Badly written name amused crowds.
Byline: Denis Kilcommons Looking at life with our ever-popular columnist email@example.com
RUDE registration numbers that were banned by the DVLA this year included UP15 BUM, PR15 SON and WA15 TED.
Others were even ruder. A spokesman said: "Registration numbers are withheld where they are likely to cause offence.
"Reasons can be political, religious, racial or that they're in poor taste."
PEN15, however, was allowed, possibly on the grounds that it was requested by a graphologist who had 15 pens. It reminded me of when I caught a train from Karachi to Faisalabad in Pakistan, which may sound like a tenuous link, but bear with me.
The train journey involved an arduous process of booking a ticket the day before, during which I was required to write my name on a piece of paper in large letters.
When I eventually boarded the train, my name and those of my three companions, were stuck on the window so we could find our berth.
Before departure I noticed a large crowd gathered on the platform outside our carriage.
An official arrived to check our tickets and asked if I was Mr Kilcommons.
When I said yes, he bowed and grinned, and indicated to the crowd outside that I was the chap they had been waiting for.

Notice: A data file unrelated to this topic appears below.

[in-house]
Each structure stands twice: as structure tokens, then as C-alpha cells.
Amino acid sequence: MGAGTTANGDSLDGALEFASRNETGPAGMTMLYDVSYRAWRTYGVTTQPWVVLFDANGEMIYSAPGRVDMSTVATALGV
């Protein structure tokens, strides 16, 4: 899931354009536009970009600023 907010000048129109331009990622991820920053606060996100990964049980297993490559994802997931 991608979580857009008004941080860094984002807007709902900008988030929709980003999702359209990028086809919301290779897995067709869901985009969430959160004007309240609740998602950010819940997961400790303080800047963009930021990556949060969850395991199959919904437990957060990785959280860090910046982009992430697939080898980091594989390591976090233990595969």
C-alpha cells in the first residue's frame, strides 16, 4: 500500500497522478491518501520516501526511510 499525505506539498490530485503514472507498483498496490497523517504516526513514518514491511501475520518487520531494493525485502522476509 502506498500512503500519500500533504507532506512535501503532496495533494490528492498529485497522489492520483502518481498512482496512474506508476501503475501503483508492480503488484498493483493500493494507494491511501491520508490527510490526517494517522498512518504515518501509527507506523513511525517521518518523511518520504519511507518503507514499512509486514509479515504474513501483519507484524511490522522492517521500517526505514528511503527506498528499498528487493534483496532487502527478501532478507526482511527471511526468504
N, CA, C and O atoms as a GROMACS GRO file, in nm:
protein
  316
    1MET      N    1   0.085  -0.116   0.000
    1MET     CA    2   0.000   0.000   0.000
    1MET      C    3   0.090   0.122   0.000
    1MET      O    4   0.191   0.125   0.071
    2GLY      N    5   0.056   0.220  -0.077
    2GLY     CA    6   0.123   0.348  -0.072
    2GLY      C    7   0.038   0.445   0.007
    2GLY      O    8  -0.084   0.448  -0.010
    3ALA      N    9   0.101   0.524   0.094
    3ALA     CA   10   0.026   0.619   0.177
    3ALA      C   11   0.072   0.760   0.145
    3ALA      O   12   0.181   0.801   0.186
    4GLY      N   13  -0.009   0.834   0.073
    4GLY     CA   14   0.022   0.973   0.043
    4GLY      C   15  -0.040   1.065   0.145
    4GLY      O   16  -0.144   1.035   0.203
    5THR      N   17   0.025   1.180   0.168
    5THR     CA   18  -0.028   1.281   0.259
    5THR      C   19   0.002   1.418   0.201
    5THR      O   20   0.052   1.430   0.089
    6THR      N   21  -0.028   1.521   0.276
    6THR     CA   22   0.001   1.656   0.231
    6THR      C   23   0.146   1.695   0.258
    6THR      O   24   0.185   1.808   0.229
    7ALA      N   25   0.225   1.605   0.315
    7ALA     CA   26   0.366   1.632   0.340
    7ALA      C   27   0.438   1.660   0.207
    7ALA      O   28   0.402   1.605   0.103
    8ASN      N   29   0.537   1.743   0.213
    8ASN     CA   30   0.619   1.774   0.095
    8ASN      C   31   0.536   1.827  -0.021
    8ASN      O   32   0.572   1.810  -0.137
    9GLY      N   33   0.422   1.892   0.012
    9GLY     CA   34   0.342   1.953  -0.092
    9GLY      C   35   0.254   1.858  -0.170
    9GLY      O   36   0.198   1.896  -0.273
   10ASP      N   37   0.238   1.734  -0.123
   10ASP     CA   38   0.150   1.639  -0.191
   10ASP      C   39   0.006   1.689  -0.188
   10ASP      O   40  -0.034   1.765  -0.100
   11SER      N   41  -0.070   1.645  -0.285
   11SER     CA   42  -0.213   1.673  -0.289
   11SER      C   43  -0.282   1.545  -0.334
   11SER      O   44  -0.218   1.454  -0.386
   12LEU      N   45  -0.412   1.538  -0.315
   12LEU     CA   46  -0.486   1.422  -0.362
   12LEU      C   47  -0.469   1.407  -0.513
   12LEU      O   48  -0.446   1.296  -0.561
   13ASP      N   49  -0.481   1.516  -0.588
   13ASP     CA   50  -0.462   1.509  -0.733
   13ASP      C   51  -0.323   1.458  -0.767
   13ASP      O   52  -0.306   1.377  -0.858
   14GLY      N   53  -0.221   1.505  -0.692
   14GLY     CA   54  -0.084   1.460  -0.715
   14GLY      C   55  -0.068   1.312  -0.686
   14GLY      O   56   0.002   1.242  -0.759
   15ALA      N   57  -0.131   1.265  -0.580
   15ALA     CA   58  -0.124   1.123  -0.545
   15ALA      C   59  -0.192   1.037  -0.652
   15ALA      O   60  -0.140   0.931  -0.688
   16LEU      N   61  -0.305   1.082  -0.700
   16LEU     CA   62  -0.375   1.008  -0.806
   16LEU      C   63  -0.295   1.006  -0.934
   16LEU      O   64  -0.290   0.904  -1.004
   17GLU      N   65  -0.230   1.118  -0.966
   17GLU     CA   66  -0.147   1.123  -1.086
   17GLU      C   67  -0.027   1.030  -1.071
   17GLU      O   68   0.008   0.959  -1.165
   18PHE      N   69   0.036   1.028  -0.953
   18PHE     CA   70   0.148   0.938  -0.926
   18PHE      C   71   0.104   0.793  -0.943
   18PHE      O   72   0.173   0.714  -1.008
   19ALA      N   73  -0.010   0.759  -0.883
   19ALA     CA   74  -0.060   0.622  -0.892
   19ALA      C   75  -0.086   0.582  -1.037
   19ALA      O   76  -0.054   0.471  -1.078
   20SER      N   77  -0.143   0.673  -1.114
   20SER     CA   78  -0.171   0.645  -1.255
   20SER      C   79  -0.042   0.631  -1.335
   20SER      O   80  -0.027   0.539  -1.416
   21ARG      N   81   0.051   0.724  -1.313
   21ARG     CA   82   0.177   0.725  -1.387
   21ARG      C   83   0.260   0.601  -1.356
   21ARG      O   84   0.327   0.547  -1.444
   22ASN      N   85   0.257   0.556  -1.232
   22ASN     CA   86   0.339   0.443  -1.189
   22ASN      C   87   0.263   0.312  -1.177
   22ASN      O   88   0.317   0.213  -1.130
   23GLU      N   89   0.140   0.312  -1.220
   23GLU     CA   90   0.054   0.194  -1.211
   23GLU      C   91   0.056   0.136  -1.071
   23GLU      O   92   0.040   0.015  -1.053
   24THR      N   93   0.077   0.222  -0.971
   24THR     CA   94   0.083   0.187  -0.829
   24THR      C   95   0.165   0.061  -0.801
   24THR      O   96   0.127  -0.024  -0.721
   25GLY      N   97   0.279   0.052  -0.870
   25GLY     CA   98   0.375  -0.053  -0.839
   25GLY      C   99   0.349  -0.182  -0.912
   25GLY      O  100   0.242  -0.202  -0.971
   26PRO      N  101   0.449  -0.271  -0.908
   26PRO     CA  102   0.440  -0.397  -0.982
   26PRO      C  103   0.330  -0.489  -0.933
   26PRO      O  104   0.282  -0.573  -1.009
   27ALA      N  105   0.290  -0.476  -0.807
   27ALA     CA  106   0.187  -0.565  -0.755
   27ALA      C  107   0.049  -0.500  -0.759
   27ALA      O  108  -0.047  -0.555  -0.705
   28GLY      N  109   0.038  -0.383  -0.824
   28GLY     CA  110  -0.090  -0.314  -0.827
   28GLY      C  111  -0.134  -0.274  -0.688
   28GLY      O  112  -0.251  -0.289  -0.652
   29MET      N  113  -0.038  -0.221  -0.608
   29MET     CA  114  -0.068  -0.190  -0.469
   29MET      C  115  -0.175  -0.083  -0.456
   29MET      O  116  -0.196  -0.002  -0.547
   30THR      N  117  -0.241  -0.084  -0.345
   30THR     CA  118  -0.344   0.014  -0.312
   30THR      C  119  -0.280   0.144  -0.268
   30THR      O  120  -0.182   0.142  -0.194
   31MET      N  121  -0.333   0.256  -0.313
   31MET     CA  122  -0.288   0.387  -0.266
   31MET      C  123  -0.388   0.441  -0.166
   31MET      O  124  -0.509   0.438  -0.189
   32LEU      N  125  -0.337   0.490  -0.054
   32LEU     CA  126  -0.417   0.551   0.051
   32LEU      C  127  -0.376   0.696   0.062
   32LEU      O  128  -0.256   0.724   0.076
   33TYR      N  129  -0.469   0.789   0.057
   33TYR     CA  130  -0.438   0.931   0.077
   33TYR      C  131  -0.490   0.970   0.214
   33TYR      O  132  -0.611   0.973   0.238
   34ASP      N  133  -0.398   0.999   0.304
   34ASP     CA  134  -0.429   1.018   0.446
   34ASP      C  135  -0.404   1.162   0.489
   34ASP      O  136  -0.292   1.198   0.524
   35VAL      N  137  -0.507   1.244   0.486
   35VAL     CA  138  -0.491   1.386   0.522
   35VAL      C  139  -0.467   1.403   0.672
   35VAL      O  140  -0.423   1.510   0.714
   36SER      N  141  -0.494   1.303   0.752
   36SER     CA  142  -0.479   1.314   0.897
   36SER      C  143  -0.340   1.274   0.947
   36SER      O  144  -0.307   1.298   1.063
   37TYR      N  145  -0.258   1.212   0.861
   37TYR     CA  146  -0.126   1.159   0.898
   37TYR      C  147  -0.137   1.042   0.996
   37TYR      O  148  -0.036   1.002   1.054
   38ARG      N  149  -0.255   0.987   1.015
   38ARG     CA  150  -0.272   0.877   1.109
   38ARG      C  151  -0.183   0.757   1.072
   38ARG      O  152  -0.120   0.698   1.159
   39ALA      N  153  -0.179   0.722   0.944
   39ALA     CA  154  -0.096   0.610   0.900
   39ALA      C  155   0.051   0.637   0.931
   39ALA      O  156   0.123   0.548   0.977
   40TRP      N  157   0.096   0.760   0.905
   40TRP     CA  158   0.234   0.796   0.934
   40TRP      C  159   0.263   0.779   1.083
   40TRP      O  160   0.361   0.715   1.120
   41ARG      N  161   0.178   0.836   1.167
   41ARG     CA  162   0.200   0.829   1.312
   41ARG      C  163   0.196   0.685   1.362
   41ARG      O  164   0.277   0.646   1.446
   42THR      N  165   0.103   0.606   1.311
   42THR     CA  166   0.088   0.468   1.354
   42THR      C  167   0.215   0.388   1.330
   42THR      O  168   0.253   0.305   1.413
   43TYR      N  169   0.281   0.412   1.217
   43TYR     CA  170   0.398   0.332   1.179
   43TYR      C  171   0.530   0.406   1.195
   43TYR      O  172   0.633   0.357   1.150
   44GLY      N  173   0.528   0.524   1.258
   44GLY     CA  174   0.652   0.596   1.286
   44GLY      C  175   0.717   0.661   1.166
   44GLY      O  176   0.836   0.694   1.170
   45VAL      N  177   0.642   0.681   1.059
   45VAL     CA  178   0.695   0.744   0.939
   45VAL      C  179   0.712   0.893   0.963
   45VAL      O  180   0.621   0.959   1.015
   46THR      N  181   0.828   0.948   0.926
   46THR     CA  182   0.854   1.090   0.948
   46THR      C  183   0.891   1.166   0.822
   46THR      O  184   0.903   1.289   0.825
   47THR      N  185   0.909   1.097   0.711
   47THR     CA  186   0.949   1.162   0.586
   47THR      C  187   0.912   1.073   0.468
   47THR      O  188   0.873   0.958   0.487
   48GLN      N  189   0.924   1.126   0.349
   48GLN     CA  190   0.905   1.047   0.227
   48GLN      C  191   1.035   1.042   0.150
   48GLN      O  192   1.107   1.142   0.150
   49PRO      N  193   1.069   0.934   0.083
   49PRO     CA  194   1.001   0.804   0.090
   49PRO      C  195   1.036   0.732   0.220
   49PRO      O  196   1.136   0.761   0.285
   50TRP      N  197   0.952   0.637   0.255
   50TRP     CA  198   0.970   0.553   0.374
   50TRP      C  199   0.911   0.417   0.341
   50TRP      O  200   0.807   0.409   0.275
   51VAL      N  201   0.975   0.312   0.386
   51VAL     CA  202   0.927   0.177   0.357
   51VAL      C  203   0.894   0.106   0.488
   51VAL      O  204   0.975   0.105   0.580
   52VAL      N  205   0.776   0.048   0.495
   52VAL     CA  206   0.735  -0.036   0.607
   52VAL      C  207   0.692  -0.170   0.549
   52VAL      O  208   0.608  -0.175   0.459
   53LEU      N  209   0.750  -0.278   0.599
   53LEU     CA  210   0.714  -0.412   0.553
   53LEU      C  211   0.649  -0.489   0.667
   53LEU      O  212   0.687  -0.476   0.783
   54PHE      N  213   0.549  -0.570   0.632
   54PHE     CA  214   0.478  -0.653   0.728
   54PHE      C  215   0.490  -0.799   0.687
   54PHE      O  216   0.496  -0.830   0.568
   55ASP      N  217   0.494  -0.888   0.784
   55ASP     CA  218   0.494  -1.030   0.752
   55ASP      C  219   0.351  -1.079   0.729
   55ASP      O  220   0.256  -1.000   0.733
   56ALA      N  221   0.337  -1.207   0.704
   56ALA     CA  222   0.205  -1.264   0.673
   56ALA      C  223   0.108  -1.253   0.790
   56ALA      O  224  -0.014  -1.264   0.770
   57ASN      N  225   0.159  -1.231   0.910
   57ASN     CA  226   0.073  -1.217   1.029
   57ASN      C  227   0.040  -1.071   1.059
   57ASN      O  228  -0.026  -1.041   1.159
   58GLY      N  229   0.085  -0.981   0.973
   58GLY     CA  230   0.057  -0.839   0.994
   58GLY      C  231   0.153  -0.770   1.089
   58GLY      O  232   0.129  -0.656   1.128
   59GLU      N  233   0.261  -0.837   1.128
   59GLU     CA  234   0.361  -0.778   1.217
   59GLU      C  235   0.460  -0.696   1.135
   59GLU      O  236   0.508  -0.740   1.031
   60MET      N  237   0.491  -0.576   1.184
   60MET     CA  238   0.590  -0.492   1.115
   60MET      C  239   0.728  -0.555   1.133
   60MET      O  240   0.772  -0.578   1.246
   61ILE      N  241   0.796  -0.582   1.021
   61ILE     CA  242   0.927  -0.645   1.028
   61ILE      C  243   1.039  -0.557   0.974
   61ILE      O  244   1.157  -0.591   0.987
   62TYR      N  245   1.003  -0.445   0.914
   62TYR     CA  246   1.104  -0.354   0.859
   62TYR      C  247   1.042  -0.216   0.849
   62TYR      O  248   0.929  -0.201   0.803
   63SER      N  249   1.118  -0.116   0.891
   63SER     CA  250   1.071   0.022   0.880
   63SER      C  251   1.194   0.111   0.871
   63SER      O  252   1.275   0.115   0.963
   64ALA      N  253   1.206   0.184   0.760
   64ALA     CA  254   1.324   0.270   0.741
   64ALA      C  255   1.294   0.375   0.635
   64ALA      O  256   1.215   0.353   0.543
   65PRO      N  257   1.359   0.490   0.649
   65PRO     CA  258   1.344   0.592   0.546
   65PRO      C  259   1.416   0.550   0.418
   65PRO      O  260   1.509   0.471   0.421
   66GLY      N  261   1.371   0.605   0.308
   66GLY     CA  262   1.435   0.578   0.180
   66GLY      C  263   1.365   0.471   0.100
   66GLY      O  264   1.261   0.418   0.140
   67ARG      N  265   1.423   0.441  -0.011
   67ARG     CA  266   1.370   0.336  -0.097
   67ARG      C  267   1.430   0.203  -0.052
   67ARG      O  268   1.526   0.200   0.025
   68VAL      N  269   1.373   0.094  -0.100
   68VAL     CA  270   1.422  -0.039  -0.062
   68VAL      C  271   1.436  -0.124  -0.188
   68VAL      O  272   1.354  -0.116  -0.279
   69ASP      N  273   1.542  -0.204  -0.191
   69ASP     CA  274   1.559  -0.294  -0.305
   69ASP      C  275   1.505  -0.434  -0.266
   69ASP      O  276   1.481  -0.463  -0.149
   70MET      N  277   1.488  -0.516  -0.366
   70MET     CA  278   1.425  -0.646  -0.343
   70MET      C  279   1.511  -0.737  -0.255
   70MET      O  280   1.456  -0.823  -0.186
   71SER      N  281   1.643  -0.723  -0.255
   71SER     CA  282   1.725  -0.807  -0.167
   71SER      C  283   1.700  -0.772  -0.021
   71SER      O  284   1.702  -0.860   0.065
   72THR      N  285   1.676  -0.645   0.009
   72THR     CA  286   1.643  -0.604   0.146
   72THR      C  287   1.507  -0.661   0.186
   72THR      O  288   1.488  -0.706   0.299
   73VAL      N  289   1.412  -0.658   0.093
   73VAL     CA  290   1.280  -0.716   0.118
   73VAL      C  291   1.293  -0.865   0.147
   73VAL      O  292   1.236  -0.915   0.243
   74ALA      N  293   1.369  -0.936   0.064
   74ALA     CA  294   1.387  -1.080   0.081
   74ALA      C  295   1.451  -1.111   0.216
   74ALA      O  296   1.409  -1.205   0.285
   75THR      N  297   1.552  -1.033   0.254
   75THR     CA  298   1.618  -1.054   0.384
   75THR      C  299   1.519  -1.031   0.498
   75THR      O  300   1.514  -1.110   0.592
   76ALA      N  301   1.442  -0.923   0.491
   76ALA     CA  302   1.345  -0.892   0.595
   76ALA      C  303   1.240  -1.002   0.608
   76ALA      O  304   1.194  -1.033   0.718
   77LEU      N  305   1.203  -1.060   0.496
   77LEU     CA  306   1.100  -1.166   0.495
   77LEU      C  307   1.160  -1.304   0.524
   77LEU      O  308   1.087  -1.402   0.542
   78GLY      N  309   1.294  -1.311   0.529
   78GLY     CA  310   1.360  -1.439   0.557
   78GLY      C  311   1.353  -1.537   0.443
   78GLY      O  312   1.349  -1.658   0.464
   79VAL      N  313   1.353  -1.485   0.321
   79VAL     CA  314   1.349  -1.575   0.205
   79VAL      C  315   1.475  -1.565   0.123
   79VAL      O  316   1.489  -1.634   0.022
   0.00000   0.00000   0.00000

They all smiled, laughed and applauded. What a delightful send-off.
Then he pointed to the sheet of paper on the window on which I had written my name.
For the first time I realised that, in my haste, I had extended the stroke of the D in Denis so that it had become a P. "Tell me," he said. "Is this a popular name in England?" Possibly not, but the DVLA apparently have no objection if you want to put it on a motor car.
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|Title Annotation:||Features; Opinion Column|
|Publication:||Huddersfield Daily Examiner (Huddersfield, England)|
|Date:||Jun 2, 2015|
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